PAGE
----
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History of the old stellar populations of the Milky Way

The Milky Way, our home galaxy, has had a pretty interesting past. It has grown over time by swallowing up several smaller satellite galaxies. These events added stars and gas to the Milky Way. However, finding out which stars formed in these satellite galaxies and determining the order of the mergers is difficult. It requires precise measurements of the ages, motions, and chemical composition of stars. Recently, such results were obtained in work done by two astronomers from the Nicolaus Copernicus Astronomical Centre (CAMK), Dr. Riano Giribaldi (currently at the Université libre de Bruxelles in Belgium) and Dr. hab. Rodolfo Smiljanic (CAMK professor).

They determined ages with errors between 6.5% and 10% for a sample of about 220 metal-poor stars with ages between 9 and 13.7 billion years. These are some of the most precise ages ever obtained for this type of stars. The ages were determined by isochrone fitting, a method based on the comparison between observed stellar properties, such as brightness and temperature, and theoretical models of stellar evolution. The high precision in the stellar ages was possible because the stellar properties needed for this comparison (temperature and surface gravities) were determined with errors below 1% in a previous work


Abundances for the chemical elements Mg, Si, Ca, Ti, Ni, Ba, and Eu, and the orbits of these stars in the Galaxy were also determined. Using all these data, the stars could be separated into three major groups that show different chemical enrichment histories. Two groups were previously known, called Gaia-Enceladus and Splash, but one is a new identification, here called Erebus (according to the Greek oral poet Hesiod’s Theogony, Erebus is the offspring of Chaos).

Gaia-Enceladus was the last large satellite galaxy to have merged with the Milky Way. In this work, the authors could measure that star formation in Gaia-Enceladus lasted for at least 3 billion years and stopped about 9.6 billion years ago. This moment marks with very high precision the last stage of its merging with the Milky Way. Splash stars were once part of the Milky Way disc, but were thrown into the Galactic halo because of perturbations created by the Gaia-Enceladus merger.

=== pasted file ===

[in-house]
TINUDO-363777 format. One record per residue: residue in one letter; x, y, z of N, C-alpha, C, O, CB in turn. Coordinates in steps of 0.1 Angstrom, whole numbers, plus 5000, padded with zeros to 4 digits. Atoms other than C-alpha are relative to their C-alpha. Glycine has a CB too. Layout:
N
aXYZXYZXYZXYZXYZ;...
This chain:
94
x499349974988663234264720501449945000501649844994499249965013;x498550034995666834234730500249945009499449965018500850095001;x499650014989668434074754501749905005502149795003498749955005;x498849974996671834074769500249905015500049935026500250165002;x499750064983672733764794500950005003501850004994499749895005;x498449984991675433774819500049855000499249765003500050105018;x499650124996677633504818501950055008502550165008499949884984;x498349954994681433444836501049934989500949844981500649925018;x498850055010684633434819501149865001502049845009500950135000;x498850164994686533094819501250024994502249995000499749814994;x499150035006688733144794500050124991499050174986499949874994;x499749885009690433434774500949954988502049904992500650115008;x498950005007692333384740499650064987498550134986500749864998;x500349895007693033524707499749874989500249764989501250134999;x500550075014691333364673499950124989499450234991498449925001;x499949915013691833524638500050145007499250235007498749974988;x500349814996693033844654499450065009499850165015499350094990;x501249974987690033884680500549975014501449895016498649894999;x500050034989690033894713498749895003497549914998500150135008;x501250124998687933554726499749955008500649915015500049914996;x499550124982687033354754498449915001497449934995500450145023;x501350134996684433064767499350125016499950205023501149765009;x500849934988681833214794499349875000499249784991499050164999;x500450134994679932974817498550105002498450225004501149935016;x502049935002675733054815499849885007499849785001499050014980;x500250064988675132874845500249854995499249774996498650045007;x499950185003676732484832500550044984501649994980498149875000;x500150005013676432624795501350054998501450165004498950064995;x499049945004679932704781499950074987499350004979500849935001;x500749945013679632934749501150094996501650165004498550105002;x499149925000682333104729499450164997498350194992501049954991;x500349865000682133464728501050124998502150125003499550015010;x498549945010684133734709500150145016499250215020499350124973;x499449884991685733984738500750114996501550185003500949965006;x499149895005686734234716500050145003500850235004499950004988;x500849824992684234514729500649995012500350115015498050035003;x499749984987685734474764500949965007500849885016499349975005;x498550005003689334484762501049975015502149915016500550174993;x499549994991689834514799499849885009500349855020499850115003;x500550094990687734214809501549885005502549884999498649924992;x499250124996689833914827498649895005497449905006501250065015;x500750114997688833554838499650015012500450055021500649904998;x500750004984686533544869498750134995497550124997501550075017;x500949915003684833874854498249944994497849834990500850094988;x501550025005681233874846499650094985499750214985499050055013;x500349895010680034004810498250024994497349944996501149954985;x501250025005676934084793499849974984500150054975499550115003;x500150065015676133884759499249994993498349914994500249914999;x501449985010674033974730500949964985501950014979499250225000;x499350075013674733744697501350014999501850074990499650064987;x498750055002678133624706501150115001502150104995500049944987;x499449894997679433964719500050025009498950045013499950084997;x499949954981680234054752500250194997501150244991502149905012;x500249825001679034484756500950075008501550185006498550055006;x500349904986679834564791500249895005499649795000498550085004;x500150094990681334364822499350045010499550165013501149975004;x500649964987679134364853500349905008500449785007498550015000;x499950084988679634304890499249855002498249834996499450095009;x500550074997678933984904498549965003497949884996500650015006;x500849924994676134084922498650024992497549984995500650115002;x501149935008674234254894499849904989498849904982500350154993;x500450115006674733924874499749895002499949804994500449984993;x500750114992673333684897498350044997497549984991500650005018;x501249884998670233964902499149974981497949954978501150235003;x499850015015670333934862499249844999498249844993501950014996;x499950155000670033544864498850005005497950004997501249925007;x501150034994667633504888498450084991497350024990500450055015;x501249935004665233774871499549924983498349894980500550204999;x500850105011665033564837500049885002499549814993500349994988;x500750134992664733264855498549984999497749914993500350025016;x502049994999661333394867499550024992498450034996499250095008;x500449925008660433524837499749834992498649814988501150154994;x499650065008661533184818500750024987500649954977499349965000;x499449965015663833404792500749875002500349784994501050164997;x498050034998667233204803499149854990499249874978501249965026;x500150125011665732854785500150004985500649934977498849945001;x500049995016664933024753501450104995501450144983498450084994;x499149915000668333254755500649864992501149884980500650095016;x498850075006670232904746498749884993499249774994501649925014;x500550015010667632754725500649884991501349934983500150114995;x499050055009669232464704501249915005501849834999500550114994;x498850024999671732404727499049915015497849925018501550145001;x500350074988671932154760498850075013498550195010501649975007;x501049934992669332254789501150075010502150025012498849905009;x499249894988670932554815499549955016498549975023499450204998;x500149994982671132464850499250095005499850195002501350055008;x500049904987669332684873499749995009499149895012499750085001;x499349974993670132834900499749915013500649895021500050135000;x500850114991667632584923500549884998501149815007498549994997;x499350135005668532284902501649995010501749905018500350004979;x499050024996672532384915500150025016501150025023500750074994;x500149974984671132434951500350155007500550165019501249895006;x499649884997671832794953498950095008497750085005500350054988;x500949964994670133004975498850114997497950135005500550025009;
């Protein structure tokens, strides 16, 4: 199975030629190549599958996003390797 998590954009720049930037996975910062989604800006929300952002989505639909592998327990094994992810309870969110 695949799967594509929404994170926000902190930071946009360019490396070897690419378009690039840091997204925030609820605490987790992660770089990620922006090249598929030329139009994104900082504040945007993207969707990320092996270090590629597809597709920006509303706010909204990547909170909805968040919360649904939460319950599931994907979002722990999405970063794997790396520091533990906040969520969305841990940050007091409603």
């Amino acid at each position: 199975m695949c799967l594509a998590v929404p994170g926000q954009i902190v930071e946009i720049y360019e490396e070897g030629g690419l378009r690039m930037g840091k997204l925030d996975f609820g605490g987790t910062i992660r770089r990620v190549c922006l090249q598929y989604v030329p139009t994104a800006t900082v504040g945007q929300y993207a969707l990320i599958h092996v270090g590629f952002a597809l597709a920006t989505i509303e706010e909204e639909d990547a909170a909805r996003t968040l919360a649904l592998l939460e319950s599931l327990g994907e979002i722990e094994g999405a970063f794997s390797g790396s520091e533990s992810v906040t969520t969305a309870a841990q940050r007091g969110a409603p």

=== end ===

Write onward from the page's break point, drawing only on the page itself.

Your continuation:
The newly identified population of stars called Erebus was found to be more metal rich than stars from Gaia-Enceladus at all ages. This suggests that these stars formed in a higher-mass galaxy, which is possibly the Milky Way itself. Erebus stars were probably part of the pre-existing halo and suffered perturbations from Gaia-Enceladus and other merger events.

The article, "
Chronology of the chemical enrichment of the old Galactic stellar populations", by Riano Giribaldi and Rodolfo Smiljanic,  with the results has been accepted for publication in A&A.

This research was supported by the National Science Center through the OPUS project ``Near-UV stellar spectroscopy: uncovering the past and building the future''. Project description.


Figure caption: Artistic representation of the merger between a larger galaxy (bottom left) and a smaller one (top right), such as likely happened in the past of the Milky Way (image generated using DALL-E).


Text: Rodolfo Smiljanic.